There was a brief stop in Bushir and then back to Kuwait and then Bahrain.  Bahrain was interesting.  A friend of my fathers was in charge of the Bahrain Police Force and he took me out to the old fort.  We lay alongside the one pier – cargo ship one side and the Royal Naval Tribal class Frigate on the other.  It was an interesting reflection when I returned to work in Bahrain 30 years later.  

We were then off to the USA via Mediterranean ports.  The most notable of these was Beirut for a number of reasons.  The first was the storm that we encountered just before arrival.  The slamming at the bow was so severe that the preventer on the starboard anchor cable broke and the starboard anchor and cable was lost overboard.  Beirut was an eye-opener when compared to the strictly Muslim Arabian Gulf.  I met an American family – the husband was teaching at the American University of Beirut and Hans and I were invited home.  We walked down to Saint Georges beach, well populated with curvaceous young Lebanese girls.  We also took a day off to visit Baalbek.  That was notable for a number of reasons.  We had asked the ships agent to fix us a car and a driver.  We were greeted by an open top Pontiac with a bonnet that looked about as long as an aircraft carriers flight deck.  And then the site itself was wonderful.  It would be a treat to go back to revisit Baalbek  but the current political situation in Lebanon means that currently this is unlikely.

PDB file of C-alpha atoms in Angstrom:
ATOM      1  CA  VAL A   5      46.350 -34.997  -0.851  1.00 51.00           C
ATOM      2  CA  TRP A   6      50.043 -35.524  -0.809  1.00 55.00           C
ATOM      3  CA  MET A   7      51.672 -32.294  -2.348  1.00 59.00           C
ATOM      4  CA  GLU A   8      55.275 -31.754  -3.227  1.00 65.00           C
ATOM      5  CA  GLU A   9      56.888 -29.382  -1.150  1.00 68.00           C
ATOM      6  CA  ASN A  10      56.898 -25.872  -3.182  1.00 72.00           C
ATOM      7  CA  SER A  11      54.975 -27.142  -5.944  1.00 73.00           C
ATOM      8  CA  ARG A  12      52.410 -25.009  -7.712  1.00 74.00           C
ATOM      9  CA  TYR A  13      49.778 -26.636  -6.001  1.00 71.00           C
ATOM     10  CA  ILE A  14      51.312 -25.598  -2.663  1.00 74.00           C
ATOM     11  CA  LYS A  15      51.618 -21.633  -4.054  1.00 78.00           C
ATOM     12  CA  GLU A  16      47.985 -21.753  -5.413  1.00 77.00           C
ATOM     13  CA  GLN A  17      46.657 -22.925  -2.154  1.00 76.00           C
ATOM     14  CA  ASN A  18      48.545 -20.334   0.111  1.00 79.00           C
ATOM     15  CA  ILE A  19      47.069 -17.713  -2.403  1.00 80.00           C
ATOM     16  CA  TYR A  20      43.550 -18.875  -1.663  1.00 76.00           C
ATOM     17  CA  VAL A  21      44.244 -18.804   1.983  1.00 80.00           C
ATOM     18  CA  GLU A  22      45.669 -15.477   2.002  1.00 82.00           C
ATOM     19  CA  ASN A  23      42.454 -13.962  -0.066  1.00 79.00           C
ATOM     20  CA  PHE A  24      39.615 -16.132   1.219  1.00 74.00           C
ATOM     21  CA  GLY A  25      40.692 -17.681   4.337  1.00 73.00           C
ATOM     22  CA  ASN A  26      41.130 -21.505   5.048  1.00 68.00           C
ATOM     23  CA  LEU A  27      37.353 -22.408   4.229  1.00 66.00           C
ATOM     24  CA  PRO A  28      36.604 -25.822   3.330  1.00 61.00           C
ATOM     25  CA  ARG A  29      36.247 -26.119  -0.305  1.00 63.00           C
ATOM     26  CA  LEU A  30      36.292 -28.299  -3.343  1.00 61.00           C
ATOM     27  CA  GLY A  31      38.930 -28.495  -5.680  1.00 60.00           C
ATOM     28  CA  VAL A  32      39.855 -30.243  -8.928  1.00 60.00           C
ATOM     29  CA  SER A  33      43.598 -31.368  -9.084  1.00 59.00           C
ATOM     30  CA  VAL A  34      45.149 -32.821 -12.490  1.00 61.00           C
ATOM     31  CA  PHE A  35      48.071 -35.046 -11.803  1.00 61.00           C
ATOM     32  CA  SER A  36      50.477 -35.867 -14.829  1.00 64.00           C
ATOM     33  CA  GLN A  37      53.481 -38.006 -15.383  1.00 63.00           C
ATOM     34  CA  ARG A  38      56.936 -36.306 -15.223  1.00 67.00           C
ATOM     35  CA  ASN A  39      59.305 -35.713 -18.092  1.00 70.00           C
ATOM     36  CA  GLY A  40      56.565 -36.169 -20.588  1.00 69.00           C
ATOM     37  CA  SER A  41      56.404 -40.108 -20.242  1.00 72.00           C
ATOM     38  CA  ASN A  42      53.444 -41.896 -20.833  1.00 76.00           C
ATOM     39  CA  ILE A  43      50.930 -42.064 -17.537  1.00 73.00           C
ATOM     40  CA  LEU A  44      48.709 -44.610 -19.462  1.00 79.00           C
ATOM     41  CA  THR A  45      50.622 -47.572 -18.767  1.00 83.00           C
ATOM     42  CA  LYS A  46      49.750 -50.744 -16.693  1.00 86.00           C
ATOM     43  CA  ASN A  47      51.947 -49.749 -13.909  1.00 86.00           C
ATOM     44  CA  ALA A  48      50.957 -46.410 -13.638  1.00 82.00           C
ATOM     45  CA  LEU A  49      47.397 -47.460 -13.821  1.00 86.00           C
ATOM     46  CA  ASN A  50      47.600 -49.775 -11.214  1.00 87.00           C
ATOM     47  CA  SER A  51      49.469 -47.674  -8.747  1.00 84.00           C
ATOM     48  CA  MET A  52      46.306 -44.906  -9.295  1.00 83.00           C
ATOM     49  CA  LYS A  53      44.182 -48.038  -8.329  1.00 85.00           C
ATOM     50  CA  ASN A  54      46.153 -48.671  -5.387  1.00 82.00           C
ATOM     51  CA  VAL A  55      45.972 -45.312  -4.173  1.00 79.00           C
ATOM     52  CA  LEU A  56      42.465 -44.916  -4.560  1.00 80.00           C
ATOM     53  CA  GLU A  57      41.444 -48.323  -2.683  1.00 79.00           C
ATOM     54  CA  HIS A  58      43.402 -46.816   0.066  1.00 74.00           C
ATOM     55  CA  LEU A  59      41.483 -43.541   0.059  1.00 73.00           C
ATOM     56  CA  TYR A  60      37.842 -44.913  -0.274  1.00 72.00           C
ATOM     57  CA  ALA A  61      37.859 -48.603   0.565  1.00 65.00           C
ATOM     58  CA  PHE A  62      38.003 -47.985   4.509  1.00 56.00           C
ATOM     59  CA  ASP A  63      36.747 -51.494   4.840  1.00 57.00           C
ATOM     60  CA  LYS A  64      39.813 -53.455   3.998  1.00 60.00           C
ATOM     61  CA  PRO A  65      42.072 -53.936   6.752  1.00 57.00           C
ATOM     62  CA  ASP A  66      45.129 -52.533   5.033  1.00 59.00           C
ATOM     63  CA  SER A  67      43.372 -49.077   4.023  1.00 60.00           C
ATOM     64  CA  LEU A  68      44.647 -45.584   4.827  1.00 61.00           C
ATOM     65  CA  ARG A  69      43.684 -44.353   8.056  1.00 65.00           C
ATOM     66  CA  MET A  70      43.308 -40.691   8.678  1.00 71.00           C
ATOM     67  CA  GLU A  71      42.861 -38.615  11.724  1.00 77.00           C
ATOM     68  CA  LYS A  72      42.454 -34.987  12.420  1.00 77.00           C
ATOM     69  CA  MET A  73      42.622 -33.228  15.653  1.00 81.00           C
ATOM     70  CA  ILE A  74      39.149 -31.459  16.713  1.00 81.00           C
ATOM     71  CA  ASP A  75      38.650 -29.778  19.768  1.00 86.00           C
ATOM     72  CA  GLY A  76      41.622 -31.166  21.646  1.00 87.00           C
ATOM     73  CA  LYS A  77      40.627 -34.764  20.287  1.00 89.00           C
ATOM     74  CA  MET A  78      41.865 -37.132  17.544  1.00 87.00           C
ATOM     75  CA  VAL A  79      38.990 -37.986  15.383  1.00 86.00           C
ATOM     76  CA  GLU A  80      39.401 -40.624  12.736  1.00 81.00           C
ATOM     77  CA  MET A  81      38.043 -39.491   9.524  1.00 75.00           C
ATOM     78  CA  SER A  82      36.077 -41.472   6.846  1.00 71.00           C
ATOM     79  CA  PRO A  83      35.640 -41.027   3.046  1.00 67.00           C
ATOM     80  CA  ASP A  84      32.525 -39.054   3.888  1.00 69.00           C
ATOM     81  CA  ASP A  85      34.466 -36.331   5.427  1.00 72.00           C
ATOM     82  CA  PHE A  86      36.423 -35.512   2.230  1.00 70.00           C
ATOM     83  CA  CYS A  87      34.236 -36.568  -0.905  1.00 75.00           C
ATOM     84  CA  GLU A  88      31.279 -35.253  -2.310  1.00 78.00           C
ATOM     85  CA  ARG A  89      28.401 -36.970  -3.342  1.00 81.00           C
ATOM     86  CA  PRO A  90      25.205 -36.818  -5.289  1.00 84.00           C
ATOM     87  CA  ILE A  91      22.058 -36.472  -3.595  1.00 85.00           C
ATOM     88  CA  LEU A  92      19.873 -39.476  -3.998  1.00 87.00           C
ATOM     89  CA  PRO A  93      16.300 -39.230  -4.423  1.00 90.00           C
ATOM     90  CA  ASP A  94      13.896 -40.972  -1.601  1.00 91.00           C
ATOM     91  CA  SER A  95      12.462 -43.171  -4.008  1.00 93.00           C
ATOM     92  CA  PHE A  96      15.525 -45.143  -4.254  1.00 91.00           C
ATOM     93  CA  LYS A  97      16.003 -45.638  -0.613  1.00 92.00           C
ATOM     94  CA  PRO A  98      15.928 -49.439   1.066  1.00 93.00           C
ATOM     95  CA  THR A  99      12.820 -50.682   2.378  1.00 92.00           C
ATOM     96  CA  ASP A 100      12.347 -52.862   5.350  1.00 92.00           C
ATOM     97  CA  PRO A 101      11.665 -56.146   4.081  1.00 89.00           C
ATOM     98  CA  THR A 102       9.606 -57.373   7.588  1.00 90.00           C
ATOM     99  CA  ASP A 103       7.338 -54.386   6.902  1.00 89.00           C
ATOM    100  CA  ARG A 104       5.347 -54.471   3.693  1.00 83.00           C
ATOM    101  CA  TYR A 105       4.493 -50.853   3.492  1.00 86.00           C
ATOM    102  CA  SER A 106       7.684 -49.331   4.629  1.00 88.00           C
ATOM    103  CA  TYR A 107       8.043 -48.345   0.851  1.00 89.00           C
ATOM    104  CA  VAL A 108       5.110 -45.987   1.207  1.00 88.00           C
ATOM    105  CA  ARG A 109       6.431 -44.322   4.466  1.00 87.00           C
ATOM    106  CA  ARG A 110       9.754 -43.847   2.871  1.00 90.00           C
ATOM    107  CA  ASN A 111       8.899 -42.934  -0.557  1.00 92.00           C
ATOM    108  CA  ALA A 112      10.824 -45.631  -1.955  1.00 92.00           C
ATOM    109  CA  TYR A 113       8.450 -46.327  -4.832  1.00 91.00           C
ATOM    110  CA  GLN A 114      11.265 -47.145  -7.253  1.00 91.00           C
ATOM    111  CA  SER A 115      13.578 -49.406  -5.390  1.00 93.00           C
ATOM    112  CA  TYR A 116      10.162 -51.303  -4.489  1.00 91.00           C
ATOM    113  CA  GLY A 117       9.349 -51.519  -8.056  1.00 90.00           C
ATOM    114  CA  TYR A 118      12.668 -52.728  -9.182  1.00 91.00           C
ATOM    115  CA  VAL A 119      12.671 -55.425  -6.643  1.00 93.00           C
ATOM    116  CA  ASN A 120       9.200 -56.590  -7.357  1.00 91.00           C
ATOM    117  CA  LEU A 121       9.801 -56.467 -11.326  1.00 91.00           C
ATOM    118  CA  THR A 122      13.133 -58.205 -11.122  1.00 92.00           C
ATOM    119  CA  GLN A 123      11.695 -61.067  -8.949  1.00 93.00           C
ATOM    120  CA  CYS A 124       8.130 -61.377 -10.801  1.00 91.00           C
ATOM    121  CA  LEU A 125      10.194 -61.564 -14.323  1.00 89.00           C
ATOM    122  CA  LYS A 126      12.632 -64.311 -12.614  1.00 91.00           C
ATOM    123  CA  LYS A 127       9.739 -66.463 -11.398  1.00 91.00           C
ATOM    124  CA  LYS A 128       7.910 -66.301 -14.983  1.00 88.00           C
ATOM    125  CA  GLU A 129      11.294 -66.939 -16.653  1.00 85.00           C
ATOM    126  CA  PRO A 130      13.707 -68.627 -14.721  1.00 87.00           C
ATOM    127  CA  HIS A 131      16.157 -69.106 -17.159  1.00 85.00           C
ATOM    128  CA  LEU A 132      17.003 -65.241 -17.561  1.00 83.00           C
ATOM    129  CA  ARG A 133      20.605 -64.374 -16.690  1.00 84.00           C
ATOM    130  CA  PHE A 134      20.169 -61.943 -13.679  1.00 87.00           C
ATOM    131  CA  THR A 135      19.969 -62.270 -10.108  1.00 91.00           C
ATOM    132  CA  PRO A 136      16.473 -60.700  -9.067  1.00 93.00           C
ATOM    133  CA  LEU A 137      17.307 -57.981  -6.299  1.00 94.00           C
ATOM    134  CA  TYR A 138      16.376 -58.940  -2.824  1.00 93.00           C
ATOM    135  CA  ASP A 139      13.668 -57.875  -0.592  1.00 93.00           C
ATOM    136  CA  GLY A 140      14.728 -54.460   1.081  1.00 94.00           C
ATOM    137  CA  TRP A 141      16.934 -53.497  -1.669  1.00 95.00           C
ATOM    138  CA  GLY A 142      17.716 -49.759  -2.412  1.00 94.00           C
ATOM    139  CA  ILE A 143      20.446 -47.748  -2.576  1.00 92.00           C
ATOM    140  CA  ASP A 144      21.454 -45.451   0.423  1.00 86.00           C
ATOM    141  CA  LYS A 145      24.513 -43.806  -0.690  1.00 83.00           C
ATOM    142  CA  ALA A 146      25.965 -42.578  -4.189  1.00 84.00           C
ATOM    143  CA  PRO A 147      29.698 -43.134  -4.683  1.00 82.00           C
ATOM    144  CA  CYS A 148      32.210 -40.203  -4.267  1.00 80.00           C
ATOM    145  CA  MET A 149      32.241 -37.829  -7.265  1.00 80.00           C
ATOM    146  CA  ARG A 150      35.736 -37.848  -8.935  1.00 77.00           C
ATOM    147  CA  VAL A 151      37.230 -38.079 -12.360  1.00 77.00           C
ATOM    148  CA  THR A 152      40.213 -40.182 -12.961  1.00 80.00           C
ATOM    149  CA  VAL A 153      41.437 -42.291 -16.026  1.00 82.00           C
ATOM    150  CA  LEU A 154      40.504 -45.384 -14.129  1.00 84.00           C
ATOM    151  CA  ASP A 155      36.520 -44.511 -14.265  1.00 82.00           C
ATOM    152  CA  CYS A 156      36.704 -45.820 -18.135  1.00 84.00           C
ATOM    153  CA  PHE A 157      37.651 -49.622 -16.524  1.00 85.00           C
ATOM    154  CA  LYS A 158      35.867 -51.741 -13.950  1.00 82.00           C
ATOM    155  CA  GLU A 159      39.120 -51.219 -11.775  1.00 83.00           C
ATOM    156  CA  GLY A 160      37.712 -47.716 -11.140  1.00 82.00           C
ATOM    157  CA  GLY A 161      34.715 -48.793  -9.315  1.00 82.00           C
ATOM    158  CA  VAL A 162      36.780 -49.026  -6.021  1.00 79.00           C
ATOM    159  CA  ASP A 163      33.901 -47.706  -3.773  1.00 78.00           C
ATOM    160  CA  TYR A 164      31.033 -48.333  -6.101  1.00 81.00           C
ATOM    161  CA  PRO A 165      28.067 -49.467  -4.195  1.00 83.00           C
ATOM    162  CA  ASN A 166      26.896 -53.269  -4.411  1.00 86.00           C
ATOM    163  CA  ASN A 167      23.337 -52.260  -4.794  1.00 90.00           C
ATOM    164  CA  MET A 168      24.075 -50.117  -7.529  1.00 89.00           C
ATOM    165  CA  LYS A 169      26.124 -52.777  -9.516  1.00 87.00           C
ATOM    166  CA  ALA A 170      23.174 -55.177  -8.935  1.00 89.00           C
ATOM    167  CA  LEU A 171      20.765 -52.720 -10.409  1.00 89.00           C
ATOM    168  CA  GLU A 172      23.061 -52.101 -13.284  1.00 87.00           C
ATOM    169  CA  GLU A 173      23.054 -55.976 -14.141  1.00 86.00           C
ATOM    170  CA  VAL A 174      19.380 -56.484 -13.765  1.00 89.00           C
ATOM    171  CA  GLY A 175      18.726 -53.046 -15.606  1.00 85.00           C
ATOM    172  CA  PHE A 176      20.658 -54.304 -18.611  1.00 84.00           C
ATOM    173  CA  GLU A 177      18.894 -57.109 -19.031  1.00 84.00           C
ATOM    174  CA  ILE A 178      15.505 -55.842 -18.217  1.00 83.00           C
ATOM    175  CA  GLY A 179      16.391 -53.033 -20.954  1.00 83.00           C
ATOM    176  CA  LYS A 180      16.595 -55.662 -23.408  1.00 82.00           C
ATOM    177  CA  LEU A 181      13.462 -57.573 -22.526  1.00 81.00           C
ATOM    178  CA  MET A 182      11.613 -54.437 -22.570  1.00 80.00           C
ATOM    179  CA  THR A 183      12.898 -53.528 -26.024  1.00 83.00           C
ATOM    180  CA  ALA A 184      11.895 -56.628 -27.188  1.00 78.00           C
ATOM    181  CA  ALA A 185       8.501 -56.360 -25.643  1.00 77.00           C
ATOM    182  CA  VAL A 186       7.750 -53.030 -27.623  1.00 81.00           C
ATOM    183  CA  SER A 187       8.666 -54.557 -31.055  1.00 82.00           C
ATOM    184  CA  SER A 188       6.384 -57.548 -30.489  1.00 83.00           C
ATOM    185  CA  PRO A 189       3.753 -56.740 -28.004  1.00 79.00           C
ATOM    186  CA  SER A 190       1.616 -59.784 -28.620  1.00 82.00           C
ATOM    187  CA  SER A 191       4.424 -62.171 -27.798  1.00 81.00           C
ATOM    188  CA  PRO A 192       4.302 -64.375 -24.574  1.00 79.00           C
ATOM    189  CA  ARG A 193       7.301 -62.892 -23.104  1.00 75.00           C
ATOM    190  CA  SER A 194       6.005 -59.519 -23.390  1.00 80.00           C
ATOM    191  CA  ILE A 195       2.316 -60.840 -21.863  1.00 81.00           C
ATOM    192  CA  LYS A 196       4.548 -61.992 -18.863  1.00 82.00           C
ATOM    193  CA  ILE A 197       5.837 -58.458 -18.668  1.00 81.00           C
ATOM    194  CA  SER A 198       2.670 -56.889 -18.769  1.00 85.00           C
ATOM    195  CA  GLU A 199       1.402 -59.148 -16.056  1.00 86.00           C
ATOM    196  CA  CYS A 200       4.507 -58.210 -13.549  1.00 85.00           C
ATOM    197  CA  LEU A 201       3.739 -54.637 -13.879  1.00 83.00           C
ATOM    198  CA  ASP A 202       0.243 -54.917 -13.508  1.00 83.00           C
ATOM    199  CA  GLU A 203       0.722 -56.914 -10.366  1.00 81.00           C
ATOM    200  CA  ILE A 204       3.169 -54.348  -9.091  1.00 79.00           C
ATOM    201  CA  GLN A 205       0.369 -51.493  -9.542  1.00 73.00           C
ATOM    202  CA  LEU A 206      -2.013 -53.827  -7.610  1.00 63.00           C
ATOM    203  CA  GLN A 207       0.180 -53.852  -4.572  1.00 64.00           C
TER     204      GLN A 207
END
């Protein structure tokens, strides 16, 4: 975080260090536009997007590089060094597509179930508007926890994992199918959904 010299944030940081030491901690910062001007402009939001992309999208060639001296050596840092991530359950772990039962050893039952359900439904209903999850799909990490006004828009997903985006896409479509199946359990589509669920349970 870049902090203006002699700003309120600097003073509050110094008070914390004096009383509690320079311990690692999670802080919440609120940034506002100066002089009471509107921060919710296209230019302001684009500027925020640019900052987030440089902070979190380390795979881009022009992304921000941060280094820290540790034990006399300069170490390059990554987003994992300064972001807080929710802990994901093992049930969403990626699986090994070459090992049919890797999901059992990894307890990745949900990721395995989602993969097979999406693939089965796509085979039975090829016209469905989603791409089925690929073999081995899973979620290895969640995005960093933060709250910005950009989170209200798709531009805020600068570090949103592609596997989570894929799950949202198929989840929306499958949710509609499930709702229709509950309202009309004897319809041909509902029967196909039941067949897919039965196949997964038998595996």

The only other item of interest on the way out of the Mediterranean was a call at Livorno where we picked up (literally using our heavy lift gear) three 150 tonne rail cars bound for the “Ferrocarril Chihuahua al Pacifico”.  

And then across the Atlantic.  

The arrival in New York was stunning.  We picked up the loom of the lights of New York from a hundred miles away and then made our way to Ellis Island to clear immigration and customs.

In addition to watchkeeping Hans and I were responsible for all the ships customs clearance and immigration paperwork.  So we were both up to greet shore officials on entering harbour.   In most places it was pretty relaxed and easy process.  Not New York.  In those days immigration was still centred on the –now famous – Ellis Island just opposite the statue of Liberty and we anchored there to complete the formalities.  Every crew member had to be checked against the illegal aliens list.  There are a limited number of Indian surnames – most of which featured on the prohibited immigrant list.  So all the crew had to be inspected.  It took six hours.  We had started off by giving the customs officials a beer and then another beer – by the time we were finished they were close to paralytic.  The final comment was when they had finished with all the German and Indian crew and got down to me, the only Englishman on the boat.  I presented my British Seafarers registration document and was told that “I didn’t half speak good English for a Kraut”.